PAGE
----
The Case for Reverence Has Little to Do With Religion

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What is reverence? What does it mean to truly revere something? Is it really in our best interest to be reverent? And if so, when?

The word reverence is often associated with religion. We even confer the title “reverend” on religious leaders. But reverent attitudes are not inherently religious. Being reverent is about possessing a sentiment akin to “awe.” It’s seeing the greatness, magnificence or pure wonder in something and being inspired to hold it in appropriately high regard. It’s trying to appreciate at the deepest level what we know to be of great value, even if we can barely understand it or comprehend its true worth.

Having reverence can inspire us. And it should always humble us. A reverent attitude can make us want to understand more. It can also make us want to care more. A reverent heart feels duty bound in some way to preserve and protect the things which we’ve come to learn are very much worth cherishing.

In his book Reverence: Renewing a Forgotten Virtue , Paul Woodruff argues that the reverent soul actually embraces three sentiments at the same time: respect, awe, and a potential sense of shame (not toxic but rather healthy shame) for not holding the supremely valuable in high enough regard and for not fully recognizing our shortcomings and limitations. He argues that reverence has much more to do with our social politics than it does religion. The ultimate objective of being reverent, according to Woodruff, is the elevation of humanity. It’s about preserving what’s good and making better those things that need improving. It’s about becoming better, and in the process, becoming more united.

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In my years as a therapist, I’ve seen firsthand how irreverent attitudes can wreak havoc in a life and set the cause of building a better world back a few steps. Ours is largely an irreverent age. We live in a “throwaway” society: everything is disposable. But I’ve come to believe that there are things worth preserving. I’ve also come to believe that some things are particularly worth revering. And I’ve learned that having a proper reverence for certain things can have a profound impact on a person’s character development. It behooves us, for example, to have reverence for our home planet, which sustains all life. We are paying an ever increasing price for our lack of regard for this precious gift. We also do well to have reverence for the miracle of life itself and to do our best to cherish and preserve it. Many of our social ills stem from the lack of regard we have for one another and for life in general. All lives matter.

When it comes to forging a healthy, decent character, perhaps nothing is as important as holding a deep reverence for the truth. Having worked for so many years with disturbed and disordered characters, I’ve witnessed how irreverence for the truth has led to problems. For some people, the truth is a barrier. Sometimes they see it as standing in the way of something they want. Other times, they see it as an obstacle to something they need to believe — not only about others and the circumstances in their lives but also about themselves. Disturbed characters are famous for playing fast and loose with the truth. Some have such blatant disregard for it that they habitually lie and deceive, sometimes even coming to believe their own fictions. If they had a proper sense of awe and respect for the truth, and appreciated its power not only to heal them but to truly set them free, their lives might not be such a shipwreck.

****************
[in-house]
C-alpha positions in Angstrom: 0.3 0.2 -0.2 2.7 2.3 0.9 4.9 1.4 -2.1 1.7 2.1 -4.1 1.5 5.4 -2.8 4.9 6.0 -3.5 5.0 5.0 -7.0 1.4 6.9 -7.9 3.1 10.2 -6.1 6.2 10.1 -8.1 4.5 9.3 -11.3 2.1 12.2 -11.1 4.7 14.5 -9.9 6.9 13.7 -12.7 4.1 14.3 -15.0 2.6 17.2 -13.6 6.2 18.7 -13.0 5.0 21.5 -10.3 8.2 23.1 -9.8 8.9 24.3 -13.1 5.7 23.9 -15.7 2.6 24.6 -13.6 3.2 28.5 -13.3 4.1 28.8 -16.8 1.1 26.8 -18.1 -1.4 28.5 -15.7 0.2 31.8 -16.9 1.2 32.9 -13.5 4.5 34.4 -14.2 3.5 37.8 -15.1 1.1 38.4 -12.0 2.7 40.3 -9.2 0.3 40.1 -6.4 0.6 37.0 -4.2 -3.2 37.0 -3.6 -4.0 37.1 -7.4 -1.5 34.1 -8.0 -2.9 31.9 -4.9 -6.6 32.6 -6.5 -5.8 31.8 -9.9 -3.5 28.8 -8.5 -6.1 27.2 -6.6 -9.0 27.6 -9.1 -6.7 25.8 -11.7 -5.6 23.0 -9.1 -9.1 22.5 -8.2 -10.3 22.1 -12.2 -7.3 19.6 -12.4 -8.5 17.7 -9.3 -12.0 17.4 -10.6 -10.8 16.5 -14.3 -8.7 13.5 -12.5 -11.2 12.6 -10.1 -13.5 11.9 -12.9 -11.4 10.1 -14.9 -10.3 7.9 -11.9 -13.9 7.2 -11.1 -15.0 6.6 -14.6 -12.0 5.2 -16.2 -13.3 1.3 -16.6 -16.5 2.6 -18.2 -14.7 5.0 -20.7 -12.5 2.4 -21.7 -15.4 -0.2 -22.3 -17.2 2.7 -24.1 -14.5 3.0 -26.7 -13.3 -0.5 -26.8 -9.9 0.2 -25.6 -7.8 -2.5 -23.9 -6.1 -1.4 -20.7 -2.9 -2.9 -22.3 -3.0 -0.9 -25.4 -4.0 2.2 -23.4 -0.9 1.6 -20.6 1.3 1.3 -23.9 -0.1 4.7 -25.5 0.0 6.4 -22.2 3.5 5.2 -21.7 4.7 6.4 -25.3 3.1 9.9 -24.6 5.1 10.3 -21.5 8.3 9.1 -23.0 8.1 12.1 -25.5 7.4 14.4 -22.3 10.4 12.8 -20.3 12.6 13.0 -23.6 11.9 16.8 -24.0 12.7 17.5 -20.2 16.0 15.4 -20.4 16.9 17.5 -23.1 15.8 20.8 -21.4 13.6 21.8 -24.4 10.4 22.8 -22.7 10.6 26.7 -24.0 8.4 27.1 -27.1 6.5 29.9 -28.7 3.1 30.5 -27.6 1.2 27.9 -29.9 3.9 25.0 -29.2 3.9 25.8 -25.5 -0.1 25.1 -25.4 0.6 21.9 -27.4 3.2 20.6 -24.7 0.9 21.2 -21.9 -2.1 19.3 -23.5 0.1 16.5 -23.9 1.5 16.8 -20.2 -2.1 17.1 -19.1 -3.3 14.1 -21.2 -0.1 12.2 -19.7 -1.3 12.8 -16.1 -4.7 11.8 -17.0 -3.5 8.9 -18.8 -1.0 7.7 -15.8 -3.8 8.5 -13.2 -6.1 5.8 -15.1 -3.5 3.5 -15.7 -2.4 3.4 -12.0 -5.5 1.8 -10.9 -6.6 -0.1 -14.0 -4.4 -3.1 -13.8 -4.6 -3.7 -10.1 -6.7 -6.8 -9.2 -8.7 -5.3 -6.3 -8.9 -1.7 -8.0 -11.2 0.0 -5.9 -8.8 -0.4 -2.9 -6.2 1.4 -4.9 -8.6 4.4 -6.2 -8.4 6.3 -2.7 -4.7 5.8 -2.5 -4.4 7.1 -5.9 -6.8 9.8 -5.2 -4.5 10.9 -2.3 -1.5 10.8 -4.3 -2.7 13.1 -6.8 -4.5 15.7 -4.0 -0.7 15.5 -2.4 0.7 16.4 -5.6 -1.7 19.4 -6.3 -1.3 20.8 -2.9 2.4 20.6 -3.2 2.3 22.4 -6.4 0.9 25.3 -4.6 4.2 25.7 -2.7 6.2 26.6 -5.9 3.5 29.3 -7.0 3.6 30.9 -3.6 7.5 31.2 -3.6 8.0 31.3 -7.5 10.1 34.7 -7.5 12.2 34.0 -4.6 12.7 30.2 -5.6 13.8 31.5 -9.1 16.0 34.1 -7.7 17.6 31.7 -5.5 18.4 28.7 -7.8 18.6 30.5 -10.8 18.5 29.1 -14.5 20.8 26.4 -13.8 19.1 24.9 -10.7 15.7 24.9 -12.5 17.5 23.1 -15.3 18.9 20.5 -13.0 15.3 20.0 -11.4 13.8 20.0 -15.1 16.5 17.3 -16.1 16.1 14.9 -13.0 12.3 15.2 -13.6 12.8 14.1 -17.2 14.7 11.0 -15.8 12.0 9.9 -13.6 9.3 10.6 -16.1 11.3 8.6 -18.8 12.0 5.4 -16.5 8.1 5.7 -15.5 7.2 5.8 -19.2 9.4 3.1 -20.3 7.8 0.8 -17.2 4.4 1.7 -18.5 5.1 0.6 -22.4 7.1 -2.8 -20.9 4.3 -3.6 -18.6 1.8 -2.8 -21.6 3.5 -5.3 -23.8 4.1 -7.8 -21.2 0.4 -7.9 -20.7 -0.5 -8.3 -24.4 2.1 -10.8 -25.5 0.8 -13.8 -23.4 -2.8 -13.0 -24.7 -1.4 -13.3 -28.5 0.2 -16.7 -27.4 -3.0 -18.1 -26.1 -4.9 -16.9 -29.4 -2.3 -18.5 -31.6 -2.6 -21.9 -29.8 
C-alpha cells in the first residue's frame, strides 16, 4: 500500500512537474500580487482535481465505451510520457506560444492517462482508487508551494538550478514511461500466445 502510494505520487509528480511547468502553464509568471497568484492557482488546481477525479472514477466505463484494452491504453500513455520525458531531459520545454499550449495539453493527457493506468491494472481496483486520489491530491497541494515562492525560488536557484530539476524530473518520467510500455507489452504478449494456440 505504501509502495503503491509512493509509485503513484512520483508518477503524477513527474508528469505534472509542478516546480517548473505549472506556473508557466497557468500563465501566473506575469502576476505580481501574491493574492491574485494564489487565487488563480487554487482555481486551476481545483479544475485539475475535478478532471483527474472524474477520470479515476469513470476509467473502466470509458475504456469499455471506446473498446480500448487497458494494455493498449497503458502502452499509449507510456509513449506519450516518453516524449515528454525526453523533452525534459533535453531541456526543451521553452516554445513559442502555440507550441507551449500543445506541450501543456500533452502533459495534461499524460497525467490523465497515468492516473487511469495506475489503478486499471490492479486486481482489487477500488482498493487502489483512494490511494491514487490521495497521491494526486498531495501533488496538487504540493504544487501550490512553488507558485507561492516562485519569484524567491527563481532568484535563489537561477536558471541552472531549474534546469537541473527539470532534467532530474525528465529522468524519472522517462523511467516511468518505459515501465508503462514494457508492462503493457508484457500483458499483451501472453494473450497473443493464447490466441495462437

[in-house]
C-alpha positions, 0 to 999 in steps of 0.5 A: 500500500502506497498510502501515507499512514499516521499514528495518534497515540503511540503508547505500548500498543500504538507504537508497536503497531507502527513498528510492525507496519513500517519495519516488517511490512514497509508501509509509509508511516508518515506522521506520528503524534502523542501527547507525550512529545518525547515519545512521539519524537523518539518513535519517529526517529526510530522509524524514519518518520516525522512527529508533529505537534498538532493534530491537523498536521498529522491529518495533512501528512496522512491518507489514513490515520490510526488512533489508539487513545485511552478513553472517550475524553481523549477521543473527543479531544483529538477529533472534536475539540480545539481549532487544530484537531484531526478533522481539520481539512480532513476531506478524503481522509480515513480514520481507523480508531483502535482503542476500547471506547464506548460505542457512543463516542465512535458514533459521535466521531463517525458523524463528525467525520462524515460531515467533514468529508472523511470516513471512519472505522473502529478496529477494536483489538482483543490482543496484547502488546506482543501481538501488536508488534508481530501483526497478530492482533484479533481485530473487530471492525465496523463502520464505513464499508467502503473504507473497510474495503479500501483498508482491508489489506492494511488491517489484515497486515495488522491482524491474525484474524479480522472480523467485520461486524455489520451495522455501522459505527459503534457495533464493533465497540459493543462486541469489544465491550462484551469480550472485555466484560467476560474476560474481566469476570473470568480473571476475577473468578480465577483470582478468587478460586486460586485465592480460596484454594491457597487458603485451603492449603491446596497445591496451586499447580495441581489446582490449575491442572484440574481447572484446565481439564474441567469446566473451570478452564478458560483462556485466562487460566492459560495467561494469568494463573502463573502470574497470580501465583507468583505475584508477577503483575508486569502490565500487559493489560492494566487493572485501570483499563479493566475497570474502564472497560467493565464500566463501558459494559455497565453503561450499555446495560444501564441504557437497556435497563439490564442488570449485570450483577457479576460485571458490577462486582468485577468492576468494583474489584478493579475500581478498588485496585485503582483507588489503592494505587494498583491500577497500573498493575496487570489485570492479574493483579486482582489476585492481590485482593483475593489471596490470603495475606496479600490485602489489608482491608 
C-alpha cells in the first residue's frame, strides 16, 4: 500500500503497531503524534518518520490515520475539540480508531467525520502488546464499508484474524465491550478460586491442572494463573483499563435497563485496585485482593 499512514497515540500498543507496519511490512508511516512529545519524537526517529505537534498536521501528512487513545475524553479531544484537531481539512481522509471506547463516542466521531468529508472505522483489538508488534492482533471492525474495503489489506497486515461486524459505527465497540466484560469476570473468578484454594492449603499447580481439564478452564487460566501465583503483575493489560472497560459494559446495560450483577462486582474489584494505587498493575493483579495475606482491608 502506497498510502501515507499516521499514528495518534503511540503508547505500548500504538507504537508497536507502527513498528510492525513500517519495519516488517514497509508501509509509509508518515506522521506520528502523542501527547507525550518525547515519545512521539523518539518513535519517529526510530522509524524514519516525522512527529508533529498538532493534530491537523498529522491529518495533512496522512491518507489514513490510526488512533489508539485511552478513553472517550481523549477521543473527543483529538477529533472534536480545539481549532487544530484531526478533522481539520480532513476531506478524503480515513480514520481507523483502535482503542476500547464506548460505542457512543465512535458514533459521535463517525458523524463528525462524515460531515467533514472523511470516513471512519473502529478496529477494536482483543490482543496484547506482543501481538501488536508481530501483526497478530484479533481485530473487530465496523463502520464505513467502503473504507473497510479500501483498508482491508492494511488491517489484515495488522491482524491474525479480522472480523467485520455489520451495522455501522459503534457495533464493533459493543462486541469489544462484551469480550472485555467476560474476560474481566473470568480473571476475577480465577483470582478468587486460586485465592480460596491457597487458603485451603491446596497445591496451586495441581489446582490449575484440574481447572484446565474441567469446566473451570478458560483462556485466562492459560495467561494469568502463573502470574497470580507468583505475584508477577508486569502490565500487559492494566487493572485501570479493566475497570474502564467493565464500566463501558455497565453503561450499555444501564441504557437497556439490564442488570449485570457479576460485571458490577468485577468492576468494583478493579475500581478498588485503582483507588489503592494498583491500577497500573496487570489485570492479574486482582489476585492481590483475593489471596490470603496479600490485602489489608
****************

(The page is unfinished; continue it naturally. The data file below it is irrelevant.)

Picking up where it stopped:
I can’t imagine effective therapy that isn’t rooted in a profound reverence for life, for all that sustains it, and, most especially, for the truth. Carl Rogers suggested good therapists need to have “unconditional positive regard” for their clients. The more I reflect on what he was advocating, the more I think he was really advocating something akin to reverence. I’m in awe every day of this miracle we call existence. And my awe is what inspires me to help heal the wounded, and to the best of my ability, to avoid doing harm.

Sometimes, the healing process calls for confrontation. When you’re dealing with character disturbance, that means confrontation of negative attitudes and destructive behaviors. But just being willing to confront the truth is only half the battle. You have to confront in a way that’s “palatable” enough for a client to even consider what you’ve put before them, and then be of a frame of mind to accept it. That’s the key. It’s not enough just to be willing to admit the truth. That’s relatively easy, especially when someone has been caught red-handed in wrongdoing. What’s more important is a person’s willingness to actively embrace the truth and then humbly learn from it. And that willingness, of course, requires reverence.

All clinical material on this site is peer reviewed by one or more clinical psychologists or other qualified mental health professionals. This specific article was originally published by on and was last reviewed or updated by Dr Greg Mulhauser, Managing Editor on .

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